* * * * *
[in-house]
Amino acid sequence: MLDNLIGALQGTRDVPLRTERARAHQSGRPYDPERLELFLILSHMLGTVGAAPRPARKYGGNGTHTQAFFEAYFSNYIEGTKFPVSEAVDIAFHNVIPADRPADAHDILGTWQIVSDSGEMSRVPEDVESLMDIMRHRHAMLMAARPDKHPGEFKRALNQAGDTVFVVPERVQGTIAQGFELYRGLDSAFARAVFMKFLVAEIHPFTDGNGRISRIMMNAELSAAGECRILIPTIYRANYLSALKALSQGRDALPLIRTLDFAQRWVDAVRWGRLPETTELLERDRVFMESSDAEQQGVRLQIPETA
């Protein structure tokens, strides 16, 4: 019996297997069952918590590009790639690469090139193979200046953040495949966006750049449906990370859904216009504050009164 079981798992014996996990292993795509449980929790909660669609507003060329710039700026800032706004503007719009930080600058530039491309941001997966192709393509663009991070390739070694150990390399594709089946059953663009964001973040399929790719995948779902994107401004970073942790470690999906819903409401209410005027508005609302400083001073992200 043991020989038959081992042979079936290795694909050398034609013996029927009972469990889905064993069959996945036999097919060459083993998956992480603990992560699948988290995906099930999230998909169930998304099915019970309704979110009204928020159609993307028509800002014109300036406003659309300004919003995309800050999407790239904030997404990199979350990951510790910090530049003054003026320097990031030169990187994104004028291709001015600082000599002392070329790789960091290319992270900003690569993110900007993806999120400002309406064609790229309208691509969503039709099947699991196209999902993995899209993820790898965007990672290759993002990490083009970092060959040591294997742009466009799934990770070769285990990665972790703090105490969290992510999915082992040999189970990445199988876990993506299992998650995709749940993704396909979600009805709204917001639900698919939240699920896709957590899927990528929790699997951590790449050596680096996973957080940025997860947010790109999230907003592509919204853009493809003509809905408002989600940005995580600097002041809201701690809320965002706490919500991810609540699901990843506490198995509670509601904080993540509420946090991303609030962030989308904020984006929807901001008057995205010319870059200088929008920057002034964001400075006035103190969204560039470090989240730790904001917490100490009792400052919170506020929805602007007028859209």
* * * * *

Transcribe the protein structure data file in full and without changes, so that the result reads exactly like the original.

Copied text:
[in-house]
Amino acid sequence: MLDNLIGALQGTRDVPLRTERARAHQSGRPYDPERLELFLILSHMLGTVGAAPRPARKYGGNGTHTQAFFEAYFSNYIEGTKFPVSEAVDIAFHNVIPADRPADAHDILGTWQIVSDSGEMSRVPEDVESLMDIMRHRHAMLMAARPDKHPGEFKRALNQAGDTVFVVPERVQGTIAQGFELYRGLDSAFARAVFMKFLVAEIHPFTDGNGRISRIMMNAELSAAGECRILIPTIYRANYLSALKALSQGRDALPLIRTLDFAQRWVDAVRWGRLPETTELLERDRVFMESSDAEQQGVRLQIPETA
């Protein structure tokens, strides 16, 4: 019996297997069952918590590009790639690469090139193979200046953040495949966006750049449906990370859904216009504050009164 079981798992014996996990292993795509449980929790909660669609507003060329710039700026800032706004503007719009930080600058530039491309941001997966192709393509663009991070390739070694150990390399594709089946059953663009964001973040399929790719995948779902994107401004970073942790470690999906819903409401209410005027508005609302400083001073992200 043991020989038959081992042979079936290795694909050398034609013996029927009972469990889905064993069959996945036999097919060459083993998956992480603990992560699948988290995906099930999230998909169930998304099915019970309704979110009204928020159609993307028509800002014109300036406003659309300004919003995309800050999407790239904030997404990199979350990951510790910090530049003054003026320097990031030169990187994104004028291709001015600082000599002392070329790789960091290319992270900003690569993110900007993806999120400002309406064609790229309208691509969503039709099947699991196209999902993995899209993820790898965007990672290759993002990490083009970092060959040591294997742009466009799934990770070769285990990665972790703090105490969290992510999915082992040999189970990445199988876990993506299992998650995709749940993704396909979600009805709204917001639900698919939240699920896709957590899927990528929790699997951590790449050596680096996973957080940025997860947010790109999230907003592509919204853009493809003509809905408002989600940005995580600097002041809201701690809320965002706490919500991810609540699901990843506490198995509670509601904080993540509420946090991303609030962030989308904020984006929807901001008057995205010319870059200088929008920057002034964001400075006035103190969204560039470090989240730790904001917490100490009792400052919170506020929805602007007028859209």